UCSFMC Guidelines for Management of HBV in Immunosuppressed/Transplant Recipients

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UCSF Joint Hepatology/Transplant ID Guidelines For Anti-HBc+ Management In Organ Transplantation and Immunosuppression

For questions please contact Hepatology (LTU pager 207-1666) or Transplant ID (443-2552). For pediatric patients, contact Lynn Ramirez (lynn.ramirez@ucsf.edu) or Rachel Wattier (rachel.wattier@ucsf.edu).

PART I: Management of HBsAg– Transplant Recipients with anti-HBc+ Donors (Non-liver)

Recipient Status

Prophylaxis?1

Duration

Monitoring (HBsAg, HBV DNA, LFTs)

anti-HBc– anti-HBs+

No

n/a

Q3mo x 1 yr (also check for loss of anti-HBs)

anti-HBc+

See table below for management of anti-HBc+ recipients.

anti-HBc– anti-HBs–

Kidney: yes2

At least 1 year

Q3mo until 1 yr after d/c antivirals

Heart or lung: no

n/a

Q3mo x 1 yr

1The preferred antiviral is lamivudine. If the donor is HBV DNA positive then always use entecavir.
2Only kidney and liver recipients have been shown to reactivate in this situation. Ultimate duration of ppx depends on results of

monitoring labs and patient’s net state of immunosuppression.

Note: Pediatric organ transplantation from anti-HBc+ donors is NOT currently recommended due to lack of data for safety in children; if transplantation from an anti-HBc+ donor is being considered under exceptional circumstances, consult with Pediatric ID.

PART II: Management of HBsAg– anti-HBc+ Patients Receiving Immunosuppression (anti-HBs– or +)

Type of Immunosuppression

Prophylaxis?1

Duration

Monitoring (HBsAg, DNA, LFTs)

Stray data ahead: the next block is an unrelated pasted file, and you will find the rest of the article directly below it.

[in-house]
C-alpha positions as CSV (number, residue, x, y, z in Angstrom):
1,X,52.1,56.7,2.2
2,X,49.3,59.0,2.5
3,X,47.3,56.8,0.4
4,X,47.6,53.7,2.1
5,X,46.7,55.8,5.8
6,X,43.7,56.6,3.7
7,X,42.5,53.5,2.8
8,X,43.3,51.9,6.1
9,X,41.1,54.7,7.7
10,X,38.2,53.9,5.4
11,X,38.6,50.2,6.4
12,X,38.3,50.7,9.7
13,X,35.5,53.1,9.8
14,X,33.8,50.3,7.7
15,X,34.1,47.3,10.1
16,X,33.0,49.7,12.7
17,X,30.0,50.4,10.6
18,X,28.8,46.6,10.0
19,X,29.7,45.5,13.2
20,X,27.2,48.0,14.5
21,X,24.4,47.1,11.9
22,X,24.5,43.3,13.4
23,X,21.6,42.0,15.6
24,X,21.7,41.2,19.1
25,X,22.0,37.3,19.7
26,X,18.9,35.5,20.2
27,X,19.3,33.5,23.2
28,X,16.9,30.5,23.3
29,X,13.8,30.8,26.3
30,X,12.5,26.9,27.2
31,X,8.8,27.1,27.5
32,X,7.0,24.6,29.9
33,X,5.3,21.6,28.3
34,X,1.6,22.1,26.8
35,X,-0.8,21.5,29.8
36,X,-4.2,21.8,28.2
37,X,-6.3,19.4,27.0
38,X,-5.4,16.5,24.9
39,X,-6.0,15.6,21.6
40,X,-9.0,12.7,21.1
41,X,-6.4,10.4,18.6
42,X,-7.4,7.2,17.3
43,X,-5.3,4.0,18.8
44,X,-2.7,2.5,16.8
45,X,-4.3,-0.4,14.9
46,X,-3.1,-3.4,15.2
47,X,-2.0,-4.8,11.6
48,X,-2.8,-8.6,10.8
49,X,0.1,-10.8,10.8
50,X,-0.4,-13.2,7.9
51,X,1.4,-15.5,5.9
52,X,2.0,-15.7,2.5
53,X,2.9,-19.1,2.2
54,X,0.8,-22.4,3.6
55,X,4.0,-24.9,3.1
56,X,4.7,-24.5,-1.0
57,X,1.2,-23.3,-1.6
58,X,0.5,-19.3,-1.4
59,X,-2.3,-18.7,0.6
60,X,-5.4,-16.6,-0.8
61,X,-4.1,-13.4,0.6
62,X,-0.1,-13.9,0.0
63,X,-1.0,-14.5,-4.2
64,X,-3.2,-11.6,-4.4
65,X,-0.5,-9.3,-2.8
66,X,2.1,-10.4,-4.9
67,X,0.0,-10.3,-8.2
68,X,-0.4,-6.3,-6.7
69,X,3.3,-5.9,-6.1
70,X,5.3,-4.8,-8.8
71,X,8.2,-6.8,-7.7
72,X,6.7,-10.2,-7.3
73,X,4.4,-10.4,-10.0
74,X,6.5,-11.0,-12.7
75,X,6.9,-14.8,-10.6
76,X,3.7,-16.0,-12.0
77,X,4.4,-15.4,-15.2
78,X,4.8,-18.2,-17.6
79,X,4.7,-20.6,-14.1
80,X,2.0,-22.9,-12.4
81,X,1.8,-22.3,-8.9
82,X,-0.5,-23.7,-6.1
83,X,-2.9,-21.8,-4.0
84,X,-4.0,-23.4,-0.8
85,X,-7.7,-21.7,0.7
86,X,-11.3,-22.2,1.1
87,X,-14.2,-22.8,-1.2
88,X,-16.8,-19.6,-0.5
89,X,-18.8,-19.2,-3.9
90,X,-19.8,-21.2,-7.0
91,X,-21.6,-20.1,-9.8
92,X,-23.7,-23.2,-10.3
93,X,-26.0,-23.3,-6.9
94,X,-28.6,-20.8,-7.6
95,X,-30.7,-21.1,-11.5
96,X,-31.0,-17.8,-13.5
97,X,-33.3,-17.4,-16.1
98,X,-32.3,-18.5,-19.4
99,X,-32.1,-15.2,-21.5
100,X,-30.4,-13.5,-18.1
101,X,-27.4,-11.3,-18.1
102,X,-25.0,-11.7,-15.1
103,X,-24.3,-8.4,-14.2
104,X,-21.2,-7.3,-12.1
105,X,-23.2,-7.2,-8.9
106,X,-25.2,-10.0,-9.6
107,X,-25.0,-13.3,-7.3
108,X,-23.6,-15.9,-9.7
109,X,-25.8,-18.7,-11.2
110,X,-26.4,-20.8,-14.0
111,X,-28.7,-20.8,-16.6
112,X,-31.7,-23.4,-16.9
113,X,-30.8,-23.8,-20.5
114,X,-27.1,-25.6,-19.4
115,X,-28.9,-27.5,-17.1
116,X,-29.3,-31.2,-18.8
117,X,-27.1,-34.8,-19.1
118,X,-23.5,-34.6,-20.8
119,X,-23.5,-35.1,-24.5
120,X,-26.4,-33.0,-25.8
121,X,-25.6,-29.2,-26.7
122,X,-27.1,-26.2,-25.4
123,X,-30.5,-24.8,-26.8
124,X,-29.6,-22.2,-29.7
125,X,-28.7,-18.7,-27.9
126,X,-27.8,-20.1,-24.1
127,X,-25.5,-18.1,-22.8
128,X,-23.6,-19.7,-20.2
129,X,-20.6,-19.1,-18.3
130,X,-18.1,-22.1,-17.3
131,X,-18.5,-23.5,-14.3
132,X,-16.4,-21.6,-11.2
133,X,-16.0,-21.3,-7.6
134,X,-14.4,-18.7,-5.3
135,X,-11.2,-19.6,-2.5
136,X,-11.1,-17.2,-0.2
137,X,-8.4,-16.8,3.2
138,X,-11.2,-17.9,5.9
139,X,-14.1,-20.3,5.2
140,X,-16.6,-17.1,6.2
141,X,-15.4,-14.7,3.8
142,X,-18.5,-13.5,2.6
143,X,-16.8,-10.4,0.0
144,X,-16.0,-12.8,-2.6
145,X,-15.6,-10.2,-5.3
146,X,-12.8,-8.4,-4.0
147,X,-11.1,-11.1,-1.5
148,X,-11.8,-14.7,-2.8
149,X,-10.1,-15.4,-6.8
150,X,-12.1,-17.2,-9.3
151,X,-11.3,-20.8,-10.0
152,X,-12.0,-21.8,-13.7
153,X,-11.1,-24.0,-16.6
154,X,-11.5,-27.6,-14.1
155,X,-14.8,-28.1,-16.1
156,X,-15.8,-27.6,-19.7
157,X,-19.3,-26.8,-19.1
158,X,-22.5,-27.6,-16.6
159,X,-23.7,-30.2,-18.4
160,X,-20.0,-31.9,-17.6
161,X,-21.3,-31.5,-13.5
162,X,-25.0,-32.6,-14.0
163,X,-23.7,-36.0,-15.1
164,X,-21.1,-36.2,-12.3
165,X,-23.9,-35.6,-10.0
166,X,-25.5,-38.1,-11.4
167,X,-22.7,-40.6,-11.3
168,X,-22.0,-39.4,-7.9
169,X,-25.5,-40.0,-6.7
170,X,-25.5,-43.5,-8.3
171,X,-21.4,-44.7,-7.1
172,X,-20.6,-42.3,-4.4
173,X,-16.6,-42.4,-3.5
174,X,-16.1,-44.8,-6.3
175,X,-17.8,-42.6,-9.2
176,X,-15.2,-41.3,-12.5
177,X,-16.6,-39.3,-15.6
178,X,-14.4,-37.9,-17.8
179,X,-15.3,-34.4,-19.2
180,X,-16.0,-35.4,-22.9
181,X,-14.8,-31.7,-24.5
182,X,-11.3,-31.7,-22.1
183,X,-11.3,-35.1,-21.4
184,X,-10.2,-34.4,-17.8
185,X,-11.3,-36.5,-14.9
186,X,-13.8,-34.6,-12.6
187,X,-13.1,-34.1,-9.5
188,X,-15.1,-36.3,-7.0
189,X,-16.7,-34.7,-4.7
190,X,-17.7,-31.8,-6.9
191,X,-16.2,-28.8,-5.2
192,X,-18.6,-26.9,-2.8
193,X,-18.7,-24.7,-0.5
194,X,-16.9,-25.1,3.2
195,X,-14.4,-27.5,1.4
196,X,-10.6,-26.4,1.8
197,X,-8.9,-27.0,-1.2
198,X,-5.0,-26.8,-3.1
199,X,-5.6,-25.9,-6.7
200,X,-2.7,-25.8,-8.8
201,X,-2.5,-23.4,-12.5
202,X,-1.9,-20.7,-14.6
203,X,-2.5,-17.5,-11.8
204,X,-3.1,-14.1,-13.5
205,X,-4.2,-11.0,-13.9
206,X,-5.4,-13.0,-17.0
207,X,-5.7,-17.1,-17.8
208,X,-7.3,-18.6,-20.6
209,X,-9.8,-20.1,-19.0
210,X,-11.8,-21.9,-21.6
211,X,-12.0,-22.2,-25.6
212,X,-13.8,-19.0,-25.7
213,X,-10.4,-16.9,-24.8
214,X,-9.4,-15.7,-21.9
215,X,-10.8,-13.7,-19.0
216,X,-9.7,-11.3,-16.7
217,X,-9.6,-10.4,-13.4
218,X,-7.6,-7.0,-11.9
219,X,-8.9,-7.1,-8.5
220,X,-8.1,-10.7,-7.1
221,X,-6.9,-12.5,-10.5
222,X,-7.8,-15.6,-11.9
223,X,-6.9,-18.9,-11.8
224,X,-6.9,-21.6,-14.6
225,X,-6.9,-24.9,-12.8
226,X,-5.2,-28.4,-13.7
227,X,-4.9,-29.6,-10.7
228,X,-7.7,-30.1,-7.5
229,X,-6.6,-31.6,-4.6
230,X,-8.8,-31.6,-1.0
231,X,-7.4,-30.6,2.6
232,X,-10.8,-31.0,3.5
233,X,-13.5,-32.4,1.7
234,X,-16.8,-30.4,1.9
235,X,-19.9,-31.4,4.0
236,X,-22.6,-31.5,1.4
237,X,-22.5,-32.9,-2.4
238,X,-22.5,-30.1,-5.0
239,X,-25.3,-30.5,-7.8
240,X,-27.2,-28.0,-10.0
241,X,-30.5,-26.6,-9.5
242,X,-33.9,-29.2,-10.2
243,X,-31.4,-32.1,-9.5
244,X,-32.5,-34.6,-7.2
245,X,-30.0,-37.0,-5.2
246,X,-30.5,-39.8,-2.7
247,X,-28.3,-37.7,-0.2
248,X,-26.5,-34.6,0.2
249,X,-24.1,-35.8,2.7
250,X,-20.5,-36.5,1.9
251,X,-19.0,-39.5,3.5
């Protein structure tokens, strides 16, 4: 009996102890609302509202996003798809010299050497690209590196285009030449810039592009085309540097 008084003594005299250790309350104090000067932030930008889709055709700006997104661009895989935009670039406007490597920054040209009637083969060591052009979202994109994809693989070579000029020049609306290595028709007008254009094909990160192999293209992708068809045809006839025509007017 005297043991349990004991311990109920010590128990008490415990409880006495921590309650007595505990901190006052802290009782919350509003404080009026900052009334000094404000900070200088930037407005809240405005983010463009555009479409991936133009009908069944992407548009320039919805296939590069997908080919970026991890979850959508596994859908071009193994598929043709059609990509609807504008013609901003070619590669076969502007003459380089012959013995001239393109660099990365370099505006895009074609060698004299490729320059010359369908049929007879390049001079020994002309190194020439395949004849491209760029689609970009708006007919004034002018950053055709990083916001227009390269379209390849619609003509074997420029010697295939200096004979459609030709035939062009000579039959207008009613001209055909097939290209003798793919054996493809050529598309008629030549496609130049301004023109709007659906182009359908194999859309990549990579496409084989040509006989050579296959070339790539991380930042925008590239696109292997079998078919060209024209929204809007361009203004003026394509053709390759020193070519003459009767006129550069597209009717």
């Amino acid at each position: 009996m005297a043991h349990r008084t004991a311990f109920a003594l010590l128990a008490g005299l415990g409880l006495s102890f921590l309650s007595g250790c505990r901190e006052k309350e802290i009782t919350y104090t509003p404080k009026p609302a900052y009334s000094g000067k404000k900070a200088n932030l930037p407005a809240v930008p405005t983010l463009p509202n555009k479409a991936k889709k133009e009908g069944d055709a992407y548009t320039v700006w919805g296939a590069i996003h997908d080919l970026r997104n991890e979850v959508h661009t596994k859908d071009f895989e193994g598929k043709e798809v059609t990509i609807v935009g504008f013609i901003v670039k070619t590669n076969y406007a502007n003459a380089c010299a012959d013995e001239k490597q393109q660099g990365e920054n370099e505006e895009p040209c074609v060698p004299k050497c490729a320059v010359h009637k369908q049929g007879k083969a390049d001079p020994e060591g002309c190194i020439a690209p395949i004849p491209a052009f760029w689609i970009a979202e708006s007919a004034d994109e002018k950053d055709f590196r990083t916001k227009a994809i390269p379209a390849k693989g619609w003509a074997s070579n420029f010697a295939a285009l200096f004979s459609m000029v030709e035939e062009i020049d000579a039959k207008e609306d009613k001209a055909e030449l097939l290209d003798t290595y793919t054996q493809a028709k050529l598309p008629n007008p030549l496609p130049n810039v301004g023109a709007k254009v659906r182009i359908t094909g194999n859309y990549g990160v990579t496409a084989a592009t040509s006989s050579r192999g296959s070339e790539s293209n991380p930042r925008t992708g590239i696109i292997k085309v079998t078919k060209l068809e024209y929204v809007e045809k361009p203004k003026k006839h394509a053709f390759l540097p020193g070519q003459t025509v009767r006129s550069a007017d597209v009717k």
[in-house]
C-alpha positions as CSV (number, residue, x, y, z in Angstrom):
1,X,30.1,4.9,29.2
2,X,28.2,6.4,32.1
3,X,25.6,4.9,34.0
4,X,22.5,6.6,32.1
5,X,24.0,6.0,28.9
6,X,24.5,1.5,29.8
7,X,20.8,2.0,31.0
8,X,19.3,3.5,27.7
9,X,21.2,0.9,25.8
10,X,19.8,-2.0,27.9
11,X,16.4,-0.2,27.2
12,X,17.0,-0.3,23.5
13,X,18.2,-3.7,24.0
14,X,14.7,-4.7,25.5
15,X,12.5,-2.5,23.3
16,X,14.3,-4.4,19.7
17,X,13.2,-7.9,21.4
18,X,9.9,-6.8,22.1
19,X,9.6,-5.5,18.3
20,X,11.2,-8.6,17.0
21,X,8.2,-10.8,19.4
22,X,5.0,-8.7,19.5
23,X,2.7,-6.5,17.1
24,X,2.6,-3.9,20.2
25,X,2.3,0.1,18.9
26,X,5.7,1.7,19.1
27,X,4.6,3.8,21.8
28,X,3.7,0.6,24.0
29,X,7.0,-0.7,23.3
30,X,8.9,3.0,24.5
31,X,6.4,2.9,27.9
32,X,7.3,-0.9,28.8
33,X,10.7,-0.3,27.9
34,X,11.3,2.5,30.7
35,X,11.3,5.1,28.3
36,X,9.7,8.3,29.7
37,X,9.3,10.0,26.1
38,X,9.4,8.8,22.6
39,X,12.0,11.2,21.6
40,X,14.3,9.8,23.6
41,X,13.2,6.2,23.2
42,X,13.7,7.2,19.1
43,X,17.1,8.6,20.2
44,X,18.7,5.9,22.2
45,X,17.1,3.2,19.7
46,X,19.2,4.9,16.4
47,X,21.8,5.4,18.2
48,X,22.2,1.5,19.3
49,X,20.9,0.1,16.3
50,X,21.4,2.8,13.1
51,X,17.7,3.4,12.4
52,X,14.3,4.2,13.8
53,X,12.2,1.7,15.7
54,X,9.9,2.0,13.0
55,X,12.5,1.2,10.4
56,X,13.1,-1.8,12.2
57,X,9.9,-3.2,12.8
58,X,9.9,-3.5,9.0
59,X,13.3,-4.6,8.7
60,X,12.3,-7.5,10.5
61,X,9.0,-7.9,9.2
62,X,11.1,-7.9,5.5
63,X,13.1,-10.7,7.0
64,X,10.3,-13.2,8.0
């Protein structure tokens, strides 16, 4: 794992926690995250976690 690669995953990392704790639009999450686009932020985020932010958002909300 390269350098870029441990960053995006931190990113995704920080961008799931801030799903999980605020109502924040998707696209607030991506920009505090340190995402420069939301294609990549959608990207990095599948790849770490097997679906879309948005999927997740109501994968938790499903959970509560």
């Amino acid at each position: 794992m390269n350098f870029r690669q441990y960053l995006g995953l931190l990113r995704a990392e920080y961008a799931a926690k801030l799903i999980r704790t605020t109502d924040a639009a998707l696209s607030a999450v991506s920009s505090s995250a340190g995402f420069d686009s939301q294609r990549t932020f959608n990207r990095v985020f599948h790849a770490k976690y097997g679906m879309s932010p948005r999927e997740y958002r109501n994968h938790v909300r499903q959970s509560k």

Rituximab

Yes

24 mo after last dose

Q3mo until 1 yr after d/c antivirals

Anti-TNF

Consider2

6 mo after last dose

Q3mo until 1 yr after d/c antivirals (or equivalent time period if no ppx)

Steroids

No3

 

Q3mo x 18 mo after last dose

Chemotherapy (solid tumor)

No4

 

Q3mo x 18 mo after last dose

SOT recipients (non-liver)

Yes

12 mo

Q3mo x 2 years

SOT recipients (non-liver) with thymoglobulin for rejection

Yes

12 mo after thymo dose

Q3mo until 1 yr after d/c antivirals

HSCT

Yes

Long term5

Q3mo

AML/ALL and myeloablative chemotherapy

Yes

Long term5

Q3mo

1The preferred antiviral is lamivudine. If the patient is HBV DNA-positive, then use entecavir for prophylaxis. Duration should be reassessed based on monitoring labs and net state of immunosuppression. Note: liver recipients receive lifelong ppx.

2Data is conflicting for anti-TNF: studies show a risk of 0-5% reactivation in anti-HBc+ patients. AGA guidelines recommend ppx in this situation although other guidelines do not. Clinical correlation advised.

3Most guidelines do not recommend ppx for steroids, although the AGA guidelines do recommend it for prednisone 10mg/day for 4 weeks, for a duration of 6 months after last dose. Clinical correlation advised.

4Most guidelines do not recommend ppx for solid tumor chemotherapy, although AGA guidelines do recommend it for anthracycline- based chemo, for a duration of 6 months after the last dose. Clinical correlation advised.

5Prophylaxis should be for at least 2 years, and some experts recommend indefinite prophylaxis.

For HIV-positive patients requiring prophylaxis: follow DHHS guidelines for the treatment of HIV/HBV coinfection: use tenofovir (TDF or TAF) with FTC or 3TC. Do not use 3TC or FTC alone for prophylaxis given the risk of resistance.

Last updated May 2017.

 

References/Guidelines:

  •  Huprikar et al, Solid Organ Transplantation From Hepatitis B Virus–Positive Donors: Consensus Guidelines for Recipient Management. Am J Transplant 2015; 15:1162.

  •  Reddy et al, AGA Institute Guideline of the Prevention and Treatment of Hepatitis B Virus Reactivation During Immunosuppressive Therapy. Gastroenterology 2015; 148:215.

  •  Perrillo et al, AGA Technical Review of Prevention and Treatment of HBV Reactivation During Immunosuppressive Drug Therapy. Gastroenterology 2015; 148:221.

  •  Bisceglie et al, Recent US Food and Drug Administration Warnings on Hepatitis B Reactivation With Immune- Suppressing and Anticancer Drugs: Just the Tip of the Iceberg? Hepatology 2015; 61:703).

  •  Levitsky et al, Viral Hepatitis in Solid Organ Transplantation. Am J Transplant 2013; 13:147.